• The Heard Museum presents an exhibition called Latino Folk Tales: Cuentos Populares -Art By Latino Artists featuring original illustrations from 12 award-winning children's book artists. Dr. Ann Marshall, Heard Museum director of curation and education, and Kathy Cano-Murillo, artist and exhibit participant, talk about the exhibition.
Guests:
  • Dr. Ann Marshall - Director of Curation and Education, Heard Museum
  • Kathy Cano-Murillo - Artist and Exhibit Participant
Category: Culture   |   Keywords: latino, exhibit, art,

View Transcript
José Cárdenas: In tonight’s Sounds of Cultura SOC, the Heard Museum will present an exhibition featuring original illustrations from 12 award-winning children’s book artists. The exhibition is called “Latino Folk Tales Cuentos Populares, Art by Latino Artists”. Here with me to talk about the exhibit is Dr. Ann Marshall, Director of Curation and Education at the Heard Museum. Also, here is Kathy Cano-Murillo, Artist and one of the exhibit participants. Thank you both for joining us on "Horizonte." Dr. Marshall, let's begin by talking about how this exhibition came to be.

Dr. Ann Marshall: Well, you know, every year we do a Spanish market in November. It’s just two days and we were really looking for an exhibit to have something that would extend the wonderful artists that are out there and so when this came to our attention, “Cuentos Populares” it's a family activity. It has wonderful stories and the art is just -- it's so engaging. You just -- you look at the art and you want to know the story.

José Cárdenas: And this is an exhibition that was put together and has toured several cities already.

Dr. Ann Marshall: New Jersey, it's been in Texas, Arizona, New Mexico.

José Cárdenas: And when are we going to see it?

Dr. Ann Marshall: Well, it's opening Saturday.

José Cárdenas: And for how long is it available?

Dr. Ann Marshall: Until January 5th. So we have it through the first of the year.

José Cárdenas: And the special magic of this exhibition as I understand it is you'll have these what 12 pieces of art that will be on display?

Dr. Ann Marshall: There are about 60 paintings.

José Cárdenas: 60 paintings from these books.

Dr. Ann Marshall: Yes.

José Cárdenas: And it's both the paintings from the books, and then you have people like Kathy on some of these sessions reading the books themselves.

Dr. Ann Marshall: They're reading the books. We have reading areas in the gallery, too. So we'll have the books there. When there's not a formal program going on, people can just sit down and read the story behind the art on the wall.

José Cárdenas: Kathy, you're a fairly well known artist here in Arizona. What's your sense of the exhibition and why are you involved?

Kathy Cano-Murillo: Oh, gosh well, there's so many different layers involved with why I'm inspired by it. First of all, my husband and I have been artists at Spanish market for many years and we love the way that it really elevates Latino culture and art and I love with this exhibit combining children's books and the illustrations on an artistic level and showing the actual original paintings from the book, I mean that's going to be amazing for the children to see and for someone like myself who, you know, has always dreamed of being an artist and a painter to think of little girls or boys, who can go see this exhibit see these paintings and maybe start their career early and say, you know, what I love this book and here's the actual painting from the book, I want to try painting, too, or I want to author a children's book, or share a story as well.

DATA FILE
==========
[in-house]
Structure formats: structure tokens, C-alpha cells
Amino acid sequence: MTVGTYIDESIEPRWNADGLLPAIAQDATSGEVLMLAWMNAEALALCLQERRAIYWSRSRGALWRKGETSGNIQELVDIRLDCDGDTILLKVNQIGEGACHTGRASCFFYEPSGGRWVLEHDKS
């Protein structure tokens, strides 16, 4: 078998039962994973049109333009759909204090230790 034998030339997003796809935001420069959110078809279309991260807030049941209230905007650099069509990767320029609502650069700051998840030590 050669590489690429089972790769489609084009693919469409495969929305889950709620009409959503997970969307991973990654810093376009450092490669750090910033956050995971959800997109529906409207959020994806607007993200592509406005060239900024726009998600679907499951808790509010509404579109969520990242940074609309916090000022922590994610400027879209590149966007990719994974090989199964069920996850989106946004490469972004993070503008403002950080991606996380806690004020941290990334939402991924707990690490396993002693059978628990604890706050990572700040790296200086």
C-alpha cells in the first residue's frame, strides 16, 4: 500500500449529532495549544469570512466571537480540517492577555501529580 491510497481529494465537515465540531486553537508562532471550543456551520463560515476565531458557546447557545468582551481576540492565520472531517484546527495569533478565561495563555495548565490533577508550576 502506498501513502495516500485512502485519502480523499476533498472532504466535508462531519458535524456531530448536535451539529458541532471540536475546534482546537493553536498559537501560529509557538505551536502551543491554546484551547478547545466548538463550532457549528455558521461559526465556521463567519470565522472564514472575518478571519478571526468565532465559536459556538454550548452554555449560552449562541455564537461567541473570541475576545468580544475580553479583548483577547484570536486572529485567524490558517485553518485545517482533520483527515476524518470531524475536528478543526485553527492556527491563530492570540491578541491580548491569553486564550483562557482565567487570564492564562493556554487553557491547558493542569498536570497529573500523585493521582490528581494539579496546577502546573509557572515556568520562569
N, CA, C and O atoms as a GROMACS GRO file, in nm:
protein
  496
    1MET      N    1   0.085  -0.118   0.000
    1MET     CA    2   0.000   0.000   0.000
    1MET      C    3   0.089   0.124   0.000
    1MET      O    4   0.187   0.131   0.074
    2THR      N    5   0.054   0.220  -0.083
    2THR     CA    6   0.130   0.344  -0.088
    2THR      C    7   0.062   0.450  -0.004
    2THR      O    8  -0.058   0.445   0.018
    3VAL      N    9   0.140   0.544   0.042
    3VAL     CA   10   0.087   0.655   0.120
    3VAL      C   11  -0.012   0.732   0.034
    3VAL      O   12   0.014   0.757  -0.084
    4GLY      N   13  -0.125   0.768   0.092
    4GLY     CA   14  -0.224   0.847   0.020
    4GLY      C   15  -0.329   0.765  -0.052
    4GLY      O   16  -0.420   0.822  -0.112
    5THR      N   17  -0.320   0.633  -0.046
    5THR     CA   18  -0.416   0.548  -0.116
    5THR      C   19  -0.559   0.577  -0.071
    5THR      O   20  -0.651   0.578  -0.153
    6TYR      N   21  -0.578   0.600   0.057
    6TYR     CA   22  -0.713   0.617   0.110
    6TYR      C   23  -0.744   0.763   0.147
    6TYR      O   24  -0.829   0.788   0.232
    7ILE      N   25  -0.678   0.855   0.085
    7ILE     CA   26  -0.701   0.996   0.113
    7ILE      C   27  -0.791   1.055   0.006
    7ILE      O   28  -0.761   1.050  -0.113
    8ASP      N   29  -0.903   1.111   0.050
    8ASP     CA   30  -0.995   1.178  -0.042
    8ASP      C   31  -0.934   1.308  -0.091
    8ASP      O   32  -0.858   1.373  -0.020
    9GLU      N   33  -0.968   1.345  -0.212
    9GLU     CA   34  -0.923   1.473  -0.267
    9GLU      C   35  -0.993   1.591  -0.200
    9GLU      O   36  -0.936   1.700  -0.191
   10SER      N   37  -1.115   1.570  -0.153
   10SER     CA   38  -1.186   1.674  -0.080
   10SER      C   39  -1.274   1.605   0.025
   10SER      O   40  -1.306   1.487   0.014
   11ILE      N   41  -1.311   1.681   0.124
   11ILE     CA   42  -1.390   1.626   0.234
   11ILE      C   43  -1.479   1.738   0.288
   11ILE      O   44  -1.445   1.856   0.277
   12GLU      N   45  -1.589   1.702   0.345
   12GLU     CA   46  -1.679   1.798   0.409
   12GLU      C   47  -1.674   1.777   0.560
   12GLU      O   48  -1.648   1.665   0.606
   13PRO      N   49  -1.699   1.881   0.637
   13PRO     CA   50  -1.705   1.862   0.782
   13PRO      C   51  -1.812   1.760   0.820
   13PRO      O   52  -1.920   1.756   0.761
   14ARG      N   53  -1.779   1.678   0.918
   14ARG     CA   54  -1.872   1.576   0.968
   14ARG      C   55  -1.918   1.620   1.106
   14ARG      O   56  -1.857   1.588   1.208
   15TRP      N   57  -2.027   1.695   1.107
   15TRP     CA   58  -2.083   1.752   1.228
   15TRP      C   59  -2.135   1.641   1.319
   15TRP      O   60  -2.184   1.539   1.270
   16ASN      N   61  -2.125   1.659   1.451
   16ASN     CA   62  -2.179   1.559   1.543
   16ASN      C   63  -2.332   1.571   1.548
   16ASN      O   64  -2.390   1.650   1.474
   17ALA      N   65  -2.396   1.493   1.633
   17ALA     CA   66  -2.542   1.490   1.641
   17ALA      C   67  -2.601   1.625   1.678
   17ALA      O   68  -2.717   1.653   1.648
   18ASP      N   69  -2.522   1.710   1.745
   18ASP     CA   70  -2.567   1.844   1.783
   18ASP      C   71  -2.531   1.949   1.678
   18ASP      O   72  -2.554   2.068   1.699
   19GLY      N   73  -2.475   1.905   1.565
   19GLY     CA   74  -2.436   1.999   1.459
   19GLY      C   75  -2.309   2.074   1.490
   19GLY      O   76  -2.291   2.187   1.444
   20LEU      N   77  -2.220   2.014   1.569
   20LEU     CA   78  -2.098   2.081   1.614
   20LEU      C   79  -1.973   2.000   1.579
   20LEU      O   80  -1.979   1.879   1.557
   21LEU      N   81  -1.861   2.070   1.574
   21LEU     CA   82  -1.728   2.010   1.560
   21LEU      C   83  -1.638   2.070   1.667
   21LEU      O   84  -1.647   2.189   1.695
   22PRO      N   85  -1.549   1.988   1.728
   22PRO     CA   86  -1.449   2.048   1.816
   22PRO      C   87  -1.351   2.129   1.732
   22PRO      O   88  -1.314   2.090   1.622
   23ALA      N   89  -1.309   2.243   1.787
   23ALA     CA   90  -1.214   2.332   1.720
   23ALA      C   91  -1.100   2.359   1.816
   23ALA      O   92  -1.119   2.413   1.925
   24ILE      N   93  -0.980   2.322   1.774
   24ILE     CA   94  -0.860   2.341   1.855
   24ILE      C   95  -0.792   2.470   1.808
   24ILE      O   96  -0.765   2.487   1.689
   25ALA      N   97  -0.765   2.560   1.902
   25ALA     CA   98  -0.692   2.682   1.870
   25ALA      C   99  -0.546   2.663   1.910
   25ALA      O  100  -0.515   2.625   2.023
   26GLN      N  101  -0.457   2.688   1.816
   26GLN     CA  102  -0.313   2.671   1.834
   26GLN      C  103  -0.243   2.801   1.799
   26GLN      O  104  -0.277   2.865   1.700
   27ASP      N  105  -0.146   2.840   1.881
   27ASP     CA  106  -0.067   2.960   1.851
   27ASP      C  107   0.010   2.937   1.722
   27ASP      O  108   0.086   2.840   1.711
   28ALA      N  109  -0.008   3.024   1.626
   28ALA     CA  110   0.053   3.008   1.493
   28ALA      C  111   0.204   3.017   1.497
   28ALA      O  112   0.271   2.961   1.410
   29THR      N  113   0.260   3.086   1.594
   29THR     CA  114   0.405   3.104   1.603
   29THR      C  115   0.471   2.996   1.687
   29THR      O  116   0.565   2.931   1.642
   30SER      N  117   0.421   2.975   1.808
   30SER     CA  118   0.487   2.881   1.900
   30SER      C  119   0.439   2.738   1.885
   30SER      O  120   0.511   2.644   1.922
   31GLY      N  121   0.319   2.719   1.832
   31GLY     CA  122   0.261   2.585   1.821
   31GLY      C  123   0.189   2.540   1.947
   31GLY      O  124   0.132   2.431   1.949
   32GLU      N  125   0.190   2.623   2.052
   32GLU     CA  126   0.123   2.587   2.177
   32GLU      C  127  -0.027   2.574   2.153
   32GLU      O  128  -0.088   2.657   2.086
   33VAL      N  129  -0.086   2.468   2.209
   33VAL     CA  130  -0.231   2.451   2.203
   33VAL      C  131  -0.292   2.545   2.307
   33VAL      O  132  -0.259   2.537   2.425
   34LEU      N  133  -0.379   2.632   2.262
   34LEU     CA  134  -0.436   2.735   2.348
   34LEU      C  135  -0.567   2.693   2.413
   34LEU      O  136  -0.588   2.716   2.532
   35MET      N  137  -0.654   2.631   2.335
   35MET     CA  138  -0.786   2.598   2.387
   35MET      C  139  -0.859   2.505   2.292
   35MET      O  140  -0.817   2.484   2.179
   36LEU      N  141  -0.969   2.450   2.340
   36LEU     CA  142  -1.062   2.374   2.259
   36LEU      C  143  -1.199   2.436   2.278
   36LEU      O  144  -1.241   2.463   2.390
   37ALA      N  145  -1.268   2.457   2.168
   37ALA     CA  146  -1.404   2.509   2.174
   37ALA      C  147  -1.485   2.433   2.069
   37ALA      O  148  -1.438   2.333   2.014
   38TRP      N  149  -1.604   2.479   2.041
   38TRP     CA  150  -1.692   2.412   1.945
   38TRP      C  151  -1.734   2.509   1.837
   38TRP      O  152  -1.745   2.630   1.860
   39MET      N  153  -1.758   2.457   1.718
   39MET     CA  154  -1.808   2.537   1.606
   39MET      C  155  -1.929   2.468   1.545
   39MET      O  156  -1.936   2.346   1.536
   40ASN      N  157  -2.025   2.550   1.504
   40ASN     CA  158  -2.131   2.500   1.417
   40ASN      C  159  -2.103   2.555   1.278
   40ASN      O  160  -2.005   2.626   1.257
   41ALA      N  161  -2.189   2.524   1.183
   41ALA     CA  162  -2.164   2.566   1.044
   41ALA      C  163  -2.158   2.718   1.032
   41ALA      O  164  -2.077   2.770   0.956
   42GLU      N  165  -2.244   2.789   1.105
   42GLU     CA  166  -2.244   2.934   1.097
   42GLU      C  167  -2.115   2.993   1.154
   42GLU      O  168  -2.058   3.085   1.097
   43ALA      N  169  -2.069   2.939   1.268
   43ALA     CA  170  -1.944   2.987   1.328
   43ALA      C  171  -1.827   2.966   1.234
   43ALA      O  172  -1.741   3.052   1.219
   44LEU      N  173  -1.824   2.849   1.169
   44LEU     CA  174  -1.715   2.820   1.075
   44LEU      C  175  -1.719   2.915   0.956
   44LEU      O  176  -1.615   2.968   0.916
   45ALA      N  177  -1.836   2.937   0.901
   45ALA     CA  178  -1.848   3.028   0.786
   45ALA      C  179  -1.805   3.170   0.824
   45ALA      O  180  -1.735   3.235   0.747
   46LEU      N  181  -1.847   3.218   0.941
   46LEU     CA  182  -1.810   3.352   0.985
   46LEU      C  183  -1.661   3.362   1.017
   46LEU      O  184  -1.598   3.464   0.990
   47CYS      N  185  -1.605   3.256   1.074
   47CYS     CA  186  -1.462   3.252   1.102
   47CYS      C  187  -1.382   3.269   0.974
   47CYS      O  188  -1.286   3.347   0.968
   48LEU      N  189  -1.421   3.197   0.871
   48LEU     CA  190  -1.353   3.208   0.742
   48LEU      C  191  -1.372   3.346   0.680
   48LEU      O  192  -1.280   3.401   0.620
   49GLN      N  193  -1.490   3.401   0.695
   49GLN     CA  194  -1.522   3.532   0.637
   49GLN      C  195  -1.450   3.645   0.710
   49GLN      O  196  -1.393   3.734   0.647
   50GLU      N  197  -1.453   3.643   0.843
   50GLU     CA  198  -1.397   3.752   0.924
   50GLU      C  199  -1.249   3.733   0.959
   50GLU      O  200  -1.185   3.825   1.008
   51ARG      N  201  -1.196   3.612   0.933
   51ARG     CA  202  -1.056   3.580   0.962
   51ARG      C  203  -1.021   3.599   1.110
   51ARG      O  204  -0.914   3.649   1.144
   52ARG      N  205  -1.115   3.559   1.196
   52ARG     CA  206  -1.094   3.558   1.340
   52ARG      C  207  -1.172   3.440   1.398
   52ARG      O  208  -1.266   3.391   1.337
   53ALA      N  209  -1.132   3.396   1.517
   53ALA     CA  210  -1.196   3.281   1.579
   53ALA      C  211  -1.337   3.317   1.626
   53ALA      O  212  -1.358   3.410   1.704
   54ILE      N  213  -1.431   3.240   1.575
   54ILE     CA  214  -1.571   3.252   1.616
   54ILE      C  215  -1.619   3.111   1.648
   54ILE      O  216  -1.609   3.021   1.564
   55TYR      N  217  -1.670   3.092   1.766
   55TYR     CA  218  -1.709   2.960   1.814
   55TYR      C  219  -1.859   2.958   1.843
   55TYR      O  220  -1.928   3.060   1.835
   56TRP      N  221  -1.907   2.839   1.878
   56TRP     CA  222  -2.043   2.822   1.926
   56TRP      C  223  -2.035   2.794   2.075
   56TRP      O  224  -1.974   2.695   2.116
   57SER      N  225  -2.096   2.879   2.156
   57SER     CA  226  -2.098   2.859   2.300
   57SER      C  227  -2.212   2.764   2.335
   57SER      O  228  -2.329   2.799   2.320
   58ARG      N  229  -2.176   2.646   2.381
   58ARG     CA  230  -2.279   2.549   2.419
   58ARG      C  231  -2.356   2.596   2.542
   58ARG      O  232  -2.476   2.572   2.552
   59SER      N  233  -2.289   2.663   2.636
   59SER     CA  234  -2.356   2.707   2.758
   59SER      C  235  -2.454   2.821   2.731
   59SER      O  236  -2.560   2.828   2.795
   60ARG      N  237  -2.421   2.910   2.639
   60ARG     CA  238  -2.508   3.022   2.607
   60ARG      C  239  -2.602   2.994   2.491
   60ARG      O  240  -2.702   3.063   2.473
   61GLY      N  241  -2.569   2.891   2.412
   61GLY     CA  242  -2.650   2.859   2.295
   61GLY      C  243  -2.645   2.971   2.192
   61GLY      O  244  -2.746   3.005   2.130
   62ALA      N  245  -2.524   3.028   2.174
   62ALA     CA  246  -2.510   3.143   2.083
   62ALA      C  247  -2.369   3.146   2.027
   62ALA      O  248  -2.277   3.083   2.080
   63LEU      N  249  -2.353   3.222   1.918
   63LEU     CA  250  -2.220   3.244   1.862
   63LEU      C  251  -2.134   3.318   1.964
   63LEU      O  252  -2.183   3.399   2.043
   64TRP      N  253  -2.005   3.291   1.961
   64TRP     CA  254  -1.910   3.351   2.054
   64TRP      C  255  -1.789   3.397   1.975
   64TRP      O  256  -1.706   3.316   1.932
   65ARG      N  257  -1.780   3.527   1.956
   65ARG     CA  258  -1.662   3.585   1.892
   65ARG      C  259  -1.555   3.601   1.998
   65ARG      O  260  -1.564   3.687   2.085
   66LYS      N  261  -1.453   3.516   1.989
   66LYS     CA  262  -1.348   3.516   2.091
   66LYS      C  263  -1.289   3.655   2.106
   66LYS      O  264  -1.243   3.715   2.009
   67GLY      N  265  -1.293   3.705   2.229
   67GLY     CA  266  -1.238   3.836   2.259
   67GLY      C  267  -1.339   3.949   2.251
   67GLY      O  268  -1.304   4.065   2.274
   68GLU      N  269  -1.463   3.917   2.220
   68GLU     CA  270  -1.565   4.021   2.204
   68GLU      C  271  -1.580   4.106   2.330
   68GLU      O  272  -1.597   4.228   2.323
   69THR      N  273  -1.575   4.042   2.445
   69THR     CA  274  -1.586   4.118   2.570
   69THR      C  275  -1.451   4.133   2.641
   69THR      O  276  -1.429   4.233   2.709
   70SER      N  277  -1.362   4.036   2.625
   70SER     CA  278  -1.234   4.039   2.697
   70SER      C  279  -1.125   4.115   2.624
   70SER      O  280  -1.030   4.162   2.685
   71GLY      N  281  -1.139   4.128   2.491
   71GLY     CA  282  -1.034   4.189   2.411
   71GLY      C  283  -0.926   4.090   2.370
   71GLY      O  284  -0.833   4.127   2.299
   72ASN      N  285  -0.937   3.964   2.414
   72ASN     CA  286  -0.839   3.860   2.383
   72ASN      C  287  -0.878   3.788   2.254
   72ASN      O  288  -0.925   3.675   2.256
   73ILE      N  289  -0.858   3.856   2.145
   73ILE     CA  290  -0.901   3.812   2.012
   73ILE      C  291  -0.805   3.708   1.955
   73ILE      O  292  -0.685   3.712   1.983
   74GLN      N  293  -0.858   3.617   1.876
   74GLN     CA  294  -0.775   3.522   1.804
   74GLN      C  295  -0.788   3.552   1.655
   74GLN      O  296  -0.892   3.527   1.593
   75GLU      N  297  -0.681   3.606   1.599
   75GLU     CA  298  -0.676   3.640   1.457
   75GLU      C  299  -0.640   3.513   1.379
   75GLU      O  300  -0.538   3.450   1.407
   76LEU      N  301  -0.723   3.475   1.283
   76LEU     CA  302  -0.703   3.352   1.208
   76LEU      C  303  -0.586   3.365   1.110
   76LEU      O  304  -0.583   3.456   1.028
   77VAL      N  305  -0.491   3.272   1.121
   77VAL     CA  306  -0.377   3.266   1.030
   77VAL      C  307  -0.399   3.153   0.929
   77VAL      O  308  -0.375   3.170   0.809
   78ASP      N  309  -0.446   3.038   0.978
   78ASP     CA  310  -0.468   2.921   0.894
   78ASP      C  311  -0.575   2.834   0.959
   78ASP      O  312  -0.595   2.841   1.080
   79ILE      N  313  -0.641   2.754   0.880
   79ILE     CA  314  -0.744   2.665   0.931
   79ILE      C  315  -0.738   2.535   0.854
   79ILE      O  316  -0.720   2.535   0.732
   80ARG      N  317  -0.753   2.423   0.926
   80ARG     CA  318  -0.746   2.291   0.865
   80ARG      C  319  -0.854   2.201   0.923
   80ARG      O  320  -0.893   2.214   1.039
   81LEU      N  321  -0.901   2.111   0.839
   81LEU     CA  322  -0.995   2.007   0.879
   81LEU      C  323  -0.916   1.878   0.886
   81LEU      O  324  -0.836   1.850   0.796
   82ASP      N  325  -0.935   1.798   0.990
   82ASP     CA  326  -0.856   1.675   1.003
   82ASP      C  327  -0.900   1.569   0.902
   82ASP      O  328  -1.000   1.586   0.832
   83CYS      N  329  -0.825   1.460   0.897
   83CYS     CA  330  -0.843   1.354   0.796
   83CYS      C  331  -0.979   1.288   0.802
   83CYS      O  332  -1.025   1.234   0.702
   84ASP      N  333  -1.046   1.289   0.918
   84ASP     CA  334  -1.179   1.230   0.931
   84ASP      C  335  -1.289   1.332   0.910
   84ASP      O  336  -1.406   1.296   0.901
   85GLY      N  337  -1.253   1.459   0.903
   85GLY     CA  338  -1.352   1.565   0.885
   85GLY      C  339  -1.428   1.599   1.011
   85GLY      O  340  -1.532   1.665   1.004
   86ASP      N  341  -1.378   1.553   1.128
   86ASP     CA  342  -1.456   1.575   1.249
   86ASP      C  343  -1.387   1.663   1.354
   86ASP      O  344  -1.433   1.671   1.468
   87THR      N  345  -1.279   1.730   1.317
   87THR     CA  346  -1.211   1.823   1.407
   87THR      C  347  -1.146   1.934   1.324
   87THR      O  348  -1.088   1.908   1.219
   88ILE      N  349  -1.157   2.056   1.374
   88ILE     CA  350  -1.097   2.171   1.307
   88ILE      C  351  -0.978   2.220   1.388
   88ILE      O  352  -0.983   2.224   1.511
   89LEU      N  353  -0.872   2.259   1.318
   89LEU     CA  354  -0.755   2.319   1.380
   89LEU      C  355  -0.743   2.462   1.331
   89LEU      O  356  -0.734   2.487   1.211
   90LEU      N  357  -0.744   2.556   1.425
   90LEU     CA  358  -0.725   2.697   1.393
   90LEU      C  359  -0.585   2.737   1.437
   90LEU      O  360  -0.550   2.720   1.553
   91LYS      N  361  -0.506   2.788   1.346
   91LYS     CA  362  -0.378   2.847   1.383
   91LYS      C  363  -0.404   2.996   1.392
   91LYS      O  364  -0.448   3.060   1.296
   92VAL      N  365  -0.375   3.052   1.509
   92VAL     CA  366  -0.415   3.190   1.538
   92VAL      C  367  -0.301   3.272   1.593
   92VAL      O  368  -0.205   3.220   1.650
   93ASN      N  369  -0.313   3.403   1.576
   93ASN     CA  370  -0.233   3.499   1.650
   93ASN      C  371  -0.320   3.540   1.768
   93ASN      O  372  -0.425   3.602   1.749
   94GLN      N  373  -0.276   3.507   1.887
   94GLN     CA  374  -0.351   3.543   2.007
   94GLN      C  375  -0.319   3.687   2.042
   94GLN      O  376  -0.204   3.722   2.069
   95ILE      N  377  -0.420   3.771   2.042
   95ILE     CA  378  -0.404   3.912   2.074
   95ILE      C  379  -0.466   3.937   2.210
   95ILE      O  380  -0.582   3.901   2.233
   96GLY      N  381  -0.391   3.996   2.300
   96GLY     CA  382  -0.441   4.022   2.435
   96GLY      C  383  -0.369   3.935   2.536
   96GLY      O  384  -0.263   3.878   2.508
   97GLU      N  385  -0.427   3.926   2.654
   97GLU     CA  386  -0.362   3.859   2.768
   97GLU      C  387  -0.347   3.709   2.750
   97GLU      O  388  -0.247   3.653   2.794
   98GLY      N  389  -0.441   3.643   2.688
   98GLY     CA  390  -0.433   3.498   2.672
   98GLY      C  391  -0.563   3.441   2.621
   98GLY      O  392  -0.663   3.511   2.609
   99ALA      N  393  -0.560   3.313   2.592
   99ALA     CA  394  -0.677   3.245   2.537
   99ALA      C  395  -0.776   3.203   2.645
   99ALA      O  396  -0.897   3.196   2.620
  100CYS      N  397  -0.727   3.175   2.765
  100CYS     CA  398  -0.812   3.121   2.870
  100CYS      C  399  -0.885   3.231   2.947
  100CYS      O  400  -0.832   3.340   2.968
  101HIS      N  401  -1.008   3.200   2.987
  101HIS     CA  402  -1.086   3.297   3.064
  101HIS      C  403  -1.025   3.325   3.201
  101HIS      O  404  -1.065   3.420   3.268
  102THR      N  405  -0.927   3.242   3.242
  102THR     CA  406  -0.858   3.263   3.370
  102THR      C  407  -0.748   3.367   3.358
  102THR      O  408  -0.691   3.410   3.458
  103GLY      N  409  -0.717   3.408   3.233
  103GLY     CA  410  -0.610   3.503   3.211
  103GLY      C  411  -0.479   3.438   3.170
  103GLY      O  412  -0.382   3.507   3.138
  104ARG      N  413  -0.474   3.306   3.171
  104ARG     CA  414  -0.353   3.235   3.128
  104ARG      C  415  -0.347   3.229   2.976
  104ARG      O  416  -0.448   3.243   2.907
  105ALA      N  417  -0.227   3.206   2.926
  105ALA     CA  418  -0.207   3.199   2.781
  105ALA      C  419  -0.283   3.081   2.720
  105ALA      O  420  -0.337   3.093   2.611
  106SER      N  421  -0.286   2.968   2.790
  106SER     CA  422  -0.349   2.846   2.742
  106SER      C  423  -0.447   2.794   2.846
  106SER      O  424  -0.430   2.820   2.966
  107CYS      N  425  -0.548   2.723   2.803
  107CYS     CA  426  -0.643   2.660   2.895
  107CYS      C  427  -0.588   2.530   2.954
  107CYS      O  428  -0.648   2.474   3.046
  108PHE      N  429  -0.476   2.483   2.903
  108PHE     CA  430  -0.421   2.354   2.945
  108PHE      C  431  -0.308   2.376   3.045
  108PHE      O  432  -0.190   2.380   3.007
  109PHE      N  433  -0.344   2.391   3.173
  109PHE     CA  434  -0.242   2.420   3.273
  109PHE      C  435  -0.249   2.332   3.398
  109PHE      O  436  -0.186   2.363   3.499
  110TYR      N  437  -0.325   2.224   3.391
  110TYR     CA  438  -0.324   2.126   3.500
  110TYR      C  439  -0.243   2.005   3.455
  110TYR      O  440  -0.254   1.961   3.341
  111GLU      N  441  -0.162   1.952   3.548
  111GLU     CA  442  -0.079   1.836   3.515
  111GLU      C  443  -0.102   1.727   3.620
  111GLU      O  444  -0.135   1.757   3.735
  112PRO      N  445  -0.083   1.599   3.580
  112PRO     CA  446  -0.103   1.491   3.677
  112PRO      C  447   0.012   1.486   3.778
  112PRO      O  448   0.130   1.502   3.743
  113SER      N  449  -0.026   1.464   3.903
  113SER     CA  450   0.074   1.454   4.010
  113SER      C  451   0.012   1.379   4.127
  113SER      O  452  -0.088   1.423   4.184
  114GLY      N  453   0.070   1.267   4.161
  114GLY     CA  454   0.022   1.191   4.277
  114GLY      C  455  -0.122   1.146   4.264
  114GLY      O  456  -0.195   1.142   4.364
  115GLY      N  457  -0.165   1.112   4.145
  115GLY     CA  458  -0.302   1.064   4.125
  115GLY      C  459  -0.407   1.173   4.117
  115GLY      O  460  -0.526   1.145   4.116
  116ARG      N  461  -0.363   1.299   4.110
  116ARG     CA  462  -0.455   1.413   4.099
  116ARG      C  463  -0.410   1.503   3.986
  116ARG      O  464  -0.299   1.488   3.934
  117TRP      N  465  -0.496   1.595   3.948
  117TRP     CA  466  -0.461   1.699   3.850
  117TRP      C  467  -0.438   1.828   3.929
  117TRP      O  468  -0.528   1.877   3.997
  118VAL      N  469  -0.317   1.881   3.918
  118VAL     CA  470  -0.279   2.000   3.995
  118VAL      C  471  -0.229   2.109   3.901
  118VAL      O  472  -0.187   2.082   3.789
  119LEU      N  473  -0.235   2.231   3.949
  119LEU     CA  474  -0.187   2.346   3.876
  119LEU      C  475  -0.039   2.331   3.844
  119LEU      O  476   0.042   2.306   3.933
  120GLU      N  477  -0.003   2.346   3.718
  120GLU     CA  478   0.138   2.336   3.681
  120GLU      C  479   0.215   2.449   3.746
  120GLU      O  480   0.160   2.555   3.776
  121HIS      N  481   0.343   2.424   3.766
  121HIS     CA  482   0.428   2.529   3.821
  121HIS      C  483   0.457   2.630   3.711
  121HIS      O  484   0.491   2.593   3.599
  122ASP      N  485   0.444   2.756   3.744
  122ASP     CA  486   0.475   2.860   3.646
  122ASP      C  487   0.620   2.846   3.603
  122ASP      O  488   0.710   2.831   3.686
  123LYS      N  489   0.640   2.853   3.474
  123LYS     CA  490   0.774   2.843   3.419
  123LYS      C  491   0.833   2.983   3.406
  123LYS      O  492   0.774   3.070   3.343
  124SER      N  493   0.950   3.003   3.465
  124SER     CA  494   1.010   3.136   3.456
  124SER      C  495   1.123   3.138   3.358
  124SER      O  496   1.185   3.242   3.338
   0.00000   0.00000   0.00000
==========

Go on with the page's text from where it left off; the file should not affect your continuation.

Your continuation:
José Cárdenas: Let's talk about the book you're going to be reading. We don't have one of the pictures from this book but this is the one that you're going to be reading.

Kathy Cano-Murillo: On November 16th, I'll be reading “The First Tortilla” by Rudolfo Anaya and the artwork the artist is Amy Córdova. I'm a fan girl of her art. I love her paintings. They're so multilayered and very vibrant, colorful, empowering, positive and not just for children's books but also for women and people of all cultures and backgrounds.

José Cárdenas: You'll be reading the book, of course, but how will you expand on that experience?

Kathy Cano-Murillo: Well, for one thing I'm a blogger and I definitely will be blogging about the experience beforehand to let people know to come out to see the exhibit, giving my personal excitement about it to share that and then once I'm there, I want to meet the people who are going to be there listening to my reading and expose them to the other artists whose work will also be there. There's so many benefits from it that I'm looking forward to and just being inspired by the art and the writing, all of it combined, I think it's such a treat for families of all generations and cultures to come see and get inspired.

José Cárdenas: We've got some pictures from four of the books that we're going to put up on the screen but the first one is from “Golden Tales” and we have a picture from that one. Tell us, first of all, about the book, and then we'll put the picture on the screen.

Dr. Ann Marshall: That's an example now of an artist who is also the author. And she created stories around some of the Native-American legends. And so in this case we have a wonderful story.

José Cárdenas: We've got the picture on the screen there.

Dr. Ann Marshall: Of the first Inca. Manco Cápac and The rod of gold. And he's going to find the place where that rod of gold can be thrust into the ground. And that place turned out to be the founding of the Cusco.

José Cárdenas: And then we have next up, “Fiesta Femenina.” It's another book that will be read and discussed. We've got some wonderful pictures. There's the first one.